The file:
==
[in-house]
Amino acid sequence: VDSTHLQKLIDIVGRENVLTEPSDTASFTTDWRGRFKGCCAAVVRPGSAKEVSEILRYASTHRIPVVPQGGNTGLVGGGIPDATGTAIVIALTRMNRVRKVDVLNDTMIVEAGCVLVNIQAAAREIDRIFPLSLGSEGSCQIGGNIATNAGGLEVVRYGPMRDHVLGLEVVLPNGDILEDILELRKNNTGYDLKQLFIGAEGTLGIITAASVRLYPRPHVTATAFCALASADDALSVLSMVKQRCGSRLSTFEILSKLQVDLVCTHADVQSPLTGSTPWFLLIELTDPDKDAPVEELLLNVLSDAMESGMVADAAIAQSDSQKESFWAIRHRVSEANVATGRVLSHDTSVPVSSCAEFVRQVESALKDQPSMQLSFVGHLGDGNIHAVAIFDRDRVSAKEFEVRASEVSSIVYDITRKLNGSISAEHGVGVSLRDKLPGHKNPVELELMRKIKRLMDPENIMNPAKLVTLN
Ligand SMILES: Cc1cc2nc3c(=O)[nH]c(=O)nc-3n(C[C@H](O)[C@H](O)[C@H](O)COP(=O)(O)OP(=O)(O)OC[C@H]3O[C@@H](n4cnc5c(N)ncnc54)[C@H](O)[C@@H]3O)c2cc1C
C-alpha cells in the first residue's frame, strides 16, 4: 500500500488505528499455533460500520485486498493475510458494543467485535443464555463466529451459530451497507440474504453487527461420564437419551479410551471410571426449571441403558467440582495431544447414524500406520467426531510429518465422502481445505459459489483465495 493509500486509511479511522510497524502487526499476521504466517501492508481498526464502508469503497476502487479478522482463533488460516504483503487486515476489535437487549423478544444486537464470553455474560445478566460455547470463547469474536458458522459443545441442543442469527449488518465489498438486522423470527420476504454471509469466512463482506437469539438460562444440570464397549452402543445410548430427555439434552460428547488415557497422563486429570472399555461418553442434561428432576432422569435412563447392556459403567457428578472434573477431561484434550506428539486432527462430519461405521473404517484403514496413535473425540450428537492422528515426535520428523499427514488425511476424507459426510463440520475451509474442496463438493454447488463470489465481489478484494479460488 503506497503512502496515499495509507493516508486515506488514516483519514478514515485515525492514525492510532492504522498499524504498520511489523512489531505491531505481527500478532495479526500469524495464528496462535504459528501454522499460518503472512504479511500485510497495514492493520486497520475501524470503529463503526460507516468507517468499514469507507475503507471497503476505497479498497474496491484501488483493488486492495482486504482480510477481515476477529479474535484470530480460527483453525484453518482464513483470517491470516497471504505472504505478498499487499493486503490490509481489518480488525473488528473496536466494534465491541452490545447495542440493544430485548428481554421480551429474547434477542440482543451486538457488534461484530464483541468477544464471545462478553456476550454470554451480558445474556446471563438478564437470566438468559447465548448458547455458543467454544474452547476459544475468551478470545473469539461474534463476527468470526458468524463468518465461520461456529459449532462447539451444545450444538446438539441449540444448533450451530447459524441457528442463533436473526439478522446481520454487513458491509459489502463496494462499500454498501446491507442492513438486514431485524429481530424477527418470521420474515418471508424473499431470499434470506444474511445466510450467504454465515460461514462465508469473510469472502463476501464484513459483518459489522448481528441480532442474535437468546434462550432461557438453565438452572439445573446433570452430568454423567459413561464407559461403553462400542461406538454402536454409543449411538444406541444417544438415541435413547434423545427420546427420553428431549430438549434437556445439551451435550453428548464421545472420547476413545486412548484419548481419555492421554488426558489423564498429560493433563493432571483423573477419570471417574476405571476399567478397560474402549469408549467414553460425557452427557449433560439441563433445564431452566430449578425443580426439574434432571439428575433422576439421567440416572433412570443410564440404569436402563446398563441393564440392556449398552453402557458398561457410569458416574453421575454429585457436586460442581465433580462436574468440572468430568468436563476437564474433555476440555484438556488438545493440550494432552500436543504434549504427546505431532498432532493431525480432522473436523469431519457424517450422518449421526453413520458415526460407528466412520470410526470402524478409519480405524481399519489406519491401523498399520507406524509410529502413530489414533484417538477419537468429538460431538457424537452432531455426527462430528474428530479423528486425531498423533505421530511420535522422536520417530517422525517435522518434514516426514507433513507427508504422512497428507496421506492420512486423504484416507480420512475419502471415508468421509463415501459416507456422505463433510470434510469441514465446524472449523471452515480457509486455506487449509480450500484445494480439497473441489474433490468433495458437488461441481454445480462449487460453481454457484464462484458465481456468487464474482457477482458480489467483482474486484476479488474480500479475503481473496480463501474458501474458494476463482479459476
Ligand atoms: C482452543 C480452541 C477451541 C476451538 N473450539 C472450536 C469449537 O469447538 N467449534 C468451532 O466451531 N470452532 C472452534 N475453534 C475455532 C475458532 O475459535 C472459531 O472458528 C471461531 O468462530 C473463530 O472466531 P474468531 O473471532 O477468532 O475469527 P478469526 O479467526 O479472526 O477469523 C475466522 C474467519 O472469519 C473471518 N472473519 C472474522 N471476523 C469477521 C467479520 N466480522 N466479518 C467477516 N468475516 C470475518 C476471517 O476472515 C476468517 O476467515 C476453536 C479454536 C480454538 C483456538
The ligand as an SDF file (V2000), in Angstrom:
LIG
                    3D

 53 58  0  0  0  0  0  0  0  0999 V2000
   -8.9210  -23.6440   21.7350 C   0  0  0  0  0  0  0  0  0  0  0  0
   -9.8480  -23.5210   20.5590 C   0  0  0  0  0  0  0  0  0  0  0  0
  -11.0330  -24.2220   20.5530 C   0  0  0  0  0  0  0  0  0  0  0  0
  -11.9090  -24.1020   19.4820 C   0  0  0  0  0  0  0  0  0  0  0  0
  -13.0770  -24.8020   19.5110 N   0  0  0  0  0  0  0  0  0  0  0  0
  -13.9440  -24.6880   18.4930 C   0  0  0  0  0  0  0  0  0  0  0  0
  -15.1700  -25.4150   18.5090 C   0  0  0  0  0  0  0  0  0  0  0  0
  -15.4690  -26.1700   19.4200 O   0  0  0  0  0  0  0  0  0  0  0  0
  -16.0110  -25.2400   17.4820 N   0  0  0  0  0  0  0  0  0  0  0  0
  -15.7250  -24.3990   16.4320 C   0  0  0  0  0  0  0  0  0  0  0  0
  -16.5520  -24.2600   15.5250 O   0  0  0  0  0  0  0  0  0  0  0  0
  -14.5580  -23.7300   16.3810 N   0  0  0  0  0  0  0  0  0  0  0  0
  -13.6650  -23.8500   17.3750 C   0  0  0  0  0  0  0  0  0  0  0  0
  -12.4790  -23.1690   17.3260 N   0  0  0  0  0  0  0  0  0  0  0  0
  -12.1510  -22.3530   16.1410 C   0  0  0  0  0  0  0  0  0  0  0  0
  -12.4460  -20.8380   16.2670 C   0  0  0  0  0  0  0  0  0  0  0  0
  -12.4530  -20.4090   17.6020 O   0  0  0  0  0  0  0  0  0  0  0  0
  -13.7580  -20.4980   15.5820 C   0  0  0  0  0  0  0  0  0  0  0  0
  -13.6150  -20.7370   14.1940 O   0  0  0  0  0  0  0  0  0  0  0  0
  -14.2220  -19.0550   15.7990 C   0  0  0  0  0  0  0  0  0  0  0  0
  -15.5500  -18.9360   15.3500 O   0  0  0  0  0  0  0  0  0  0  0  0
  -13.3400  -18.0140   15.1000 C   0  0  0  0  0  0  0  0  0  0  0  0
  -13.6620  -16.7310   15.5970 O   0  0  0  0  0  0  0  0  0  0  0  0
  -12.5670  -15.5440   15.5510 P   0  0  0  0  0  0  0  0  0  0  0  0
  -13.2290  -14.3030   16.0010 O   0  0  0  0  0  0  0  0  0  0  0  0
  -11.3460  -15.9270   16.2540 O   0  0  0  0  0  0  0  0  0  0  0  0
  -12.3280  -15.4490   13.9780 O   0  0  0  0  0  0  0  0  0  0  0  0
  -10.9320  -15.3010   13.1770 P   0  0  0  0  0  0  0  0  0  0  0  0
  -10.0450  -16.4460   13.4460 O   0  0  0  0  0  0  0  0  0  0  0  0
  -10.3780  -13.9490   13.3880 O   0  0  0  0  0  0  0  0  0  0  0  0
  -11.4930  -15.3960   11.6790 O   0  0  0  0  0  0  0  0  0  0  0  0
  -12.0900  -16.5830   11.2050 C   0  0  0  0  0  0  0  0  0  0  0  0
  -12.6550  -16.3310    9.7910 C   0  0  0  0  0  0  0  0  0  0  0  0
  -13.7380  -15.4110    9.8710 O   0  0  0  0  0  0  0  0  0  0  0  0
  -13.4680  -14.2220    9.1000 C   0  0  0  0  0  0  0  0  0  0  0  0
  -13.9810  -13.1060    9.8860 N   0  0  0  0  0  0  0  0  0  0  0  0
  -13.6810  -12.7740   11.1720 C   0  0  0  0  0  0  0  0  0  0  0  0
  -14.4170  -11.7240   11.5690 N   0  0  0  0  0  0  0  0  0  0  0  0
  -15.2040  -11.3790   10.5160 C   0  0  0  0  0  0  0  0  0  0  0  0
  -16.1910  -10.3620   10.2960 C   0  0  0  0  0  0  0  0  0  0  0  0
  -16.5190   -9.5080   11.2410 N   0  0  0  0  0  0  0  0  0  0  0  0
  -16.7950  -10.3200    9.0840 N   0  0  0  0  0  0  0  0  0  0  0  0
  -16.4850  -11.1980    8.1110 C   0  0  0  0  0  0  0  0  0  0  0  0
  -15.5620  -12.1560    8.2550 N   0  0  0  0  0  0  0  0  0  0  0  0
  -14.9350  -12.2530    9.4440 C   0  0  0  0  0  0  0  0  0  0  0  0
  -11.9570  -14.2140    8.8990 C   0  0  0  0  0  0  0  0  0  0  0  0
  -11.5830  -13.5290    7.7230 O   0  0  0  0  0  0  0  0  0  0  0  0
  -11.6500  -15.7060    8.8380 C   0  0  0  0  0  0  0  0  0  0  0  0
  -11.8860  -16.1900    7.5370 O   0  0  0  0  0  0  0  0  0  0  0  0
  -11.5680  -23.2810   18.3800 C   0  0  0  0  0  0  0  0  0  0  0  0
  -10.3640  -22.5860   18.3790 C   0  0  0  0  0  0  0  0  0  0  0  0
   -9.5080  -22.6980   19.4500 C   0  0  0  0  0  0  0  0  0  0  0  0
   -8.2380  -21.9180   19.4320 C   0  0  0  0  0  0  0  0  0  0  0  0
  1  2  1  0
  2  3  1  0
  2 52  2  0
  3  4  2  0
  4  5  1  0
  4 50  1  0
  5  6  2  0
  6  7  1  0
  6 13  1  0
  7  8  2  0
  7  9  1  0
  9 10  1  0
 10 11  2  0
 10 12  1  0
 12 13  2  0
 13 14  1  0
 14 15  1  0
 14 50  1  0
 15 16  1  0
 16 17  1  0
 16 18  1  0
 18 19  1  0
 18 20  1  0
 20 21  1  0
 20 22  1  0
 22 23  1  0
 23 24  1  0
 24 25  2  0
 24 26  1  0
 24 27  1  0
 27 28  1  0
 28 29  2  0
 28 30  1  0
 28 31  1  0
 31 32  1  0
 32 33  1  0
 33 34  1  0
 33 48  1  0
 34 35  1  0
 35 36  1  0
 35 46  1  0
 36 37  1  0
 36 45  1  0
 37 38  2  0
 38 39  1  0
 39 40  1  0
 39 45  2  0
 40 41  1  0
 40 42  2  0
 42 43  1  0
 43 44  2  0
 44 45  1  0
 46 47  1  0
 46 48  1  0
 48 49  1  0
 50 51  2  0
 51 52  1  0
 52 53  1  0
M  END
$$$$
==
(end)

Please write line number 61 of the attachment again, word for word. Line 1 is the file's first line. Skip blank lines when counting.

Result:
   -9.5080  -22.6980   19.4500 C   0  0  0  0  0  0  0  0  0  0  0  0